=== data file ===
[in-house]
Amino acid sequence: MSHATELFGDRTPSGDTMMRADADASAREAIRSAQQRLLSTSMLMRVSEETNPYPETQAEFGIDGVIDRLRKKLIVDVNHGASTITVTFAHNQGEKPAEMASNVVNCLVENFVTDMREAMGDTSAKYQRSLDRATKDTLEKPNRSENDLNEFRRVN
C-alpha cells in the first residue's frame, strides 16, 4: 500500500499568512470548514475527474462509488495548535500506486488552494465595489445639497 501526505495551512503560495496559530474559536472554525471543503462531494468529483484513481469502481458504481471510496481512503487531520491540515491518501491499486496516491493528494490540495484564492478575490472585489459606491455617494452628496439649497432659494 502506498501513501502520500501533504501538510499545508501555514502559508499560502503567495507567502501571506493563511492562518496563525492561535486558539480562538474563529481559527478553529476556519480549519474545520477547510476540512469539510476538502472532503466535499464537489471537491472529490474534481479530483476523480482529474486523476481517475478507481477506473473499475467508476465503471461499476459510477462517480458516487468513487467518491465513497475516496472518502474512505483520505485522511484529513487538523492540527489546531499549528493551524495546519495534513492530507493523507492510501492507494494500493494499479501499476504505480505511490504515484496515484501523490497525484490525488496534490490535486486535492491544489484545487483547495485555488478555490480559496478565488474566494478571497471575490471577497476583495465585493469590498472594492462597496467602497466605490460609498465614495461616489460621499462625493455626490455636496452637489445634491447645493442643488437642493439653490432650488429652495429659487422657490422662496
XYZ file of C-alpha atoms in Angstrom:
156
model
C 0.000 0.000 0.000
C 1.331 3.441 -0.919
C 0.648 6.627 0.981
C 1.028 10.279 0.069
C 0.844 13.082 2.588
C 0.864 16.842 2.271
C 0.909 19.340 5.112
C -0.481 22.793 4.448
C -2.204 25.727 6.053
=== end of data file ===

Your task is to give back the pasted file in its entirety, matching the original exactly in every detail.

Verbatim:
[in-house]
Amino acid sequence: MSHATELFGDRTPSGDTMMRADADASAREAIRSAQQRLLSTSMLMRVSEETNPYPETQAEFGIDGVIDRLRKKLIVDVNHGASTITVTFAHNQGEKPAEMASNVVNCLVENFVTDMREAMGDTSAKYQRSLDRATKDTLEKPNRSENDLNEFRRVN
C-alpha cells in the first residue's frame, strides 16, 4: 500500500499568512470548514475527474462509488495548535500506486488552494465595489445639497 501526505495551512503560495496559530474559536472554525471543503462531494468529483484513481469502481458504481471510496481512503487531520491540515491518501491499486496516491493528494490540495484564492478575490472585489459606491455617494452628496439649497432659494 502506498501513501502520500501533504501538510499545508501555514502559508499560502503567495507567502501571506493563511492562518496563525492561535486558539480562538474563529481559527478553529476556519480549519474545520477547510476540512469539510476538502472532503466535499464537489471537491472529490474534481479530483476523480482529474486523476481517475478507481477506473473499475467508476465503471461499476459510477462517480458516487468513487467518491465513497475516496472518502474512505483520505485522511484529513487538523492540527489546531499549528493551524495546519495534513492530507493523507492510501492507494494500493494499479501499476504505480505511490504515484496515484501523490497525484490525488496534490490535486486535492491544489484545487483547495485555488478555490480559496478565488474566494478571497471575490471577497476583495465585493469590498472594492462597496467602497466605490460609498465614495461616489460621499462625493455626490455636496452637489445634491447645493442643488437642493439653490432650488429652495429659487422657490422662496
XYZ file of C-alpha atoms in Angstrom:
156
model
C 0.000 0.000 0.000
C 1.331 3.441 -0.919
C 0.648 6.627 0.981
C 1.028 10.279 0.069
C 0.844 13.082 2.588
C 0.864 16.842 2.271
C 0.909 19.340 5.112
C -0.481 22.793 4.448
C -2.204 25.727 6.053